Tuesday, September 6, 2011

Soldiers SR-59 Vexillarius of Constantine The Great

Well as if on cue, the weather has begun to change. One day it is in the 80's and sunny, the next it is in the 60's and wet. I never like it when it changes this quickly but it does signal the time to start focusing more time at the workbench and less time on the bike. I'll still have another month or so before I'm forced to completely give up but in the meantime it has given me a chance to start planning the winter projects.

I am back on my other earlier projects but I couldn't help starting something new as well. This fine figure from Soldiers is a very nice Vexillarius carrying the "Labarum" of Constantine the Great, early fourth century AD. Story has it that on the eve of the Battle of the Milvian Bridge, Constantine had a dream that led him to convert to Christianity. The reality is more along the lines of his conversion happening on his deathbed but the story remains and this standard is the documented item carried to battle against the Emperor Maxentius. To many this figure may seem familiar. You would not be mistaken in thinking this as the body is for the most part the same exact figure as my previous Soldiers kit from this time period (SR50). Enough is different however to make this an acceptable use of a previous kit by Soldiers in my opinion.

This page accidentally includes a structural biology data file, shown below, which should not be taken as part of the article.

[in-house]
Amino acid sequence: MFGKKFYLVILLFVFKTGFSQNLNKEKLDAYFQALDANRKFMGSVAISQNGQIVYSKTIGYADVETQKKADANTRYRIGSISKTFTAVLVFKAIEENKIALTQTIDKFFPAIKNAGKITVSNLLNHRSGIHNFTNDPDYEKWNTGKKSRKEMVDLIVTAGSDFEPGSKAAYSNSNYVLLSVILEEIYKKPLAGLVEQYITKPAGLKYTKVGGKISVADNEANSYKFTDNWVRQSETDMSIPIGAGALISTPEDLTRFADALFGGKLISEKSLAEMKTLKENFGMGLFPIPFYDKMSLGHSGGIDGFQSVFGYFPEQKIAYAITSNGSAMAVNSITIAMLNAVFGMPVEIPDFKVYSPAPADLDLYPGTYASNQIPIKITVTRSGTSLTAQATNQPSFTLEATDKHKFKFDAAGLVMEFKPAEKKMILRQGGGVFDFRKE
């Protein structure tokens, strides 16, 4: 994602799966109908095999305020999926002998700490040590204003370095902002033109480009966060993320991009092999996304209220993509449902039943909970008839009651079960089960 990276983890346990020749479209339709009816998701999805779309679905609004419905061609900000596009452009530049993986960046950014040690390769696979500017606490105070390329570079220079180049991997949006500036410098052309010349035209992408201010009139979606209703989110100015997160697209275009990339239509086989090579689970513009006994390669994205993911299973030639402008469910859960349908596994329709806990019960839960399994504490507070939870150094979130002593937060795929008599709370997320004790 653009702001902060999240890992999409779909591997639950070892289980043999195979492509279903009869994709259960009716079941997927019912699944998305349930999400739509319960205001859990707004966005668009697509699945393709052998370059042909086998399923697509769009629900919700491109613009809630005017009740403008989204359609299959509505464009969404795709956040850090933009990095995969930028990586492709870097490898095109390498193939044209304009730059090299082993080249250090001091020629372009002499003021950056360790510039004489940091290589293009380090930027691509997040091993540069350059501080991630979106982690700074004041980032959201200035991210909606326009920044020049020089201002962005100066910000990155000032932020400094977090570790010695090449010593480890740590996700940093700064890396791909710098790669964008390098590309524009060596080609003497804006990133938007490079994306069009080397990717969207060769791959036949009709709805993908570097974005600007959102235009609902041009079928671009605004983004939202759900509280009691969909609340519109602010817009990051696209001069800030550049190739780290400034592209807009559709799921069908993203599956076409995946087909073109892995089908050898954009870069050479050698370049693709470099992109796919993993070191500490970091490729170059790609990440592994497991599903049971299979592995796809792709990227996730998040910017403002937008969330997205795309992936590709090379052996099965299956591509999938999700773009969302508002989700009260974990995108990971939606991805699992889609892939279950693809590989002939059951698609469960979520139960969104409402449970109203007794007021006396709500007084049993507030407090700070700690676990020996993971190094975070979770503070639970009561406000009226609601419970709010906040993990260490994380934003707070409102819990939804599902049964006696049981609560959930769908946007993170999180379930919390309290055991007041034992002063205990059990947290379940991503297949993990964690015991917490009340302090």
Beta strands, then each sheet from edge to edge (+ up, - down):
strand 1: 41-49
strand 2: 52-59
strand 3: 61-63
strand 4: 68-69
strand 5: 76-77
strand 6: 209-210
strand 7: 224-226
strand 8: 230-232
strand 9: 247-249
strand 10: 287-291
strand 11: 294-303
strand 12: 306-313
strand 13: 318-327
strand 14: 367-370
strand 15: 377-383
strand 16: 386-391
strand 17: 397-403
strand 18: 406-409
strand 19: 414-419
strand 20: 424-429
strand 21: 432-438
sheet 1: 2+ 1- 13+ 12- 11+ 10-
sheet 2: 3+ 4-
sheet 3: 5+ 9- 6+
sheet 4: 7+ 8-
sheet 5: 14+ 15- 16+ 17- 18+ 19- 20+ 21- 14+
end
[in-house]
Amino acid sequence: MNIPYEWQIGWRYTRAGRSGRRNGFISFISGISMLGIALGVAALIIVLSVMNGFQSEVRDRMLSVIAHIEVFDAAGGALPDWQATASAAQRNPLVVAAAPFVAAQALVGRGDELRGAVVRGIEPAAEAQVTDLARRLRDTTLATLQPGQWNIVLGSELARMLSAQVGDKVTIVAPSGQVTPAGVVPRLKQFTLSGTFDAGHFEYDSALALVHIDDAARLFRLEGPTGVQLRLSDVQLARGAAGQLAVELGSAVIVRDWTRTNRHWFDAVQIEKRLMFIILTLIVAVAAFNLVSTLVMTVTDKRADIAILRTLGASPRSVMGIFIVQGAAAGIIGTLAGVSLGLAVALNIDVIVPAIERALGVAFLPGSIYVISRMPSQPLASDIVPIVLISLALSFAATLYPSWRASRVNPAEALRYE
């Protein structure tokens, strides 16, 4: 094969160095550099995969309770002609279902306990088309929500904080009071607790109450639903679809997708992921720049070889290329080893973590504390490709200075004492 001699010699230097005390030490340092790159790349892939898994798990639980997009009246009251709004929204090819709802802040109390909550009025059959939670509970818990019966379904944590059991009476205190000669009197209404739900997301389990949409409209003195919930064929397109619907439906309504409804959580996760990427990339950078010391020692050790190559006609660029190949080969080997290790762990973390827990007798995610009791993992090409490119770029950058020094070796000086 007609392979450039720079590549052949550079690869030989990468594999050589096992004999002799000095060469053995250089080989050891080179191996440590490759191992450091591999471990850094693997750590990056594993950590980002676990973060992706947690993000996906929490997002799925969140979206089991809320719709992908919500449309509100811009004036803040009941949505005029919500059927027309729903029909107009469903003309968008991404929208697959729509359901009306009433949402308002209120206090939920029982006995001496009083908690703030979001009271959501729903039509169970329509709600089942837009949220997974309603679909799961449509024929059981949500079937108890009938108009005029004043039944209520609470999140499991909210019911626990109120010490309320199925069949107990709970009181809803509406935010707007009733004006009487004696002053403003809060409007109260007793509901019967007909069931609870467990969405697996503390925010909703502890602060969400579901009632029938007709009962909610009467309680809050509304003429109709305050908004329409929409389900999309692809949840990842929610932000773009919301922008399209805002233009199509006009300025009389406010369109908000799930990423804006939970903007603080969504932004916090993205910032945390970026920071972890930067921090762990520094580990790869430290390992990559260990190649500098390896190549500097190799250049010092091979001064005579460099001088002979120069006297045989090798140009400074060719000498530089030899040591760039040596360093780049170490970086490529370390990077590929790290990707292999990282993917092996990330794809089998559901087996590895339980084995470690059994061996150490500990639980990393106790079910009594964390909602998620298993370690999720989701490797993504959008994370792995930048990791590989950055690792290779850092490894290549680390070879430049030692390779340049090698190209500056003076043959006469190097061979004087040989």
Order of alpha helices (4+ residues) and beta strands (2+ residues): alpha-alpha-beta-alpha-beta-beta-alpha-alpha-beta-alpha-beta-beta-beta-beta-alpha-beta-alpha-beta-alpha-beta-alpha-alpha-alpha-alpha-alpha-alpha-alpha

As you can see in the pictures below, I have assembled the kit almost entirely except for the cloak. This will allow me to paint the piece unimpeded and attach the cloak later as I did with the earlier kit. Groundwork is the usual A+B putty with sheet plastic backing on a very nice Ken Thomas round rosewood base. I will apply some plant life, mask the armor and prime prior to beginning the paint.

To give an idea of the direction this piece will go, I have included a photo of the kit box art as reference. The standard will most likely be copied as seen in the photo but I will play with the clothing colors a tad as I proceed. I have read conflicting descriptions of the labarum but I would expect my interpretation to be very similar.


  1. Mr. Johnston I have been trying to find any articles on painting symbols on flags and uniforms (such as medieval knights and spartan shields) any suggestions?


  2. There is a nice article on the Soldiers web site about painting Roman Shields. I would also check out the various posts on Planet Figure as there are many ideas for you there. I don't really read the magazines anymore so on-line is all I can offer. Jim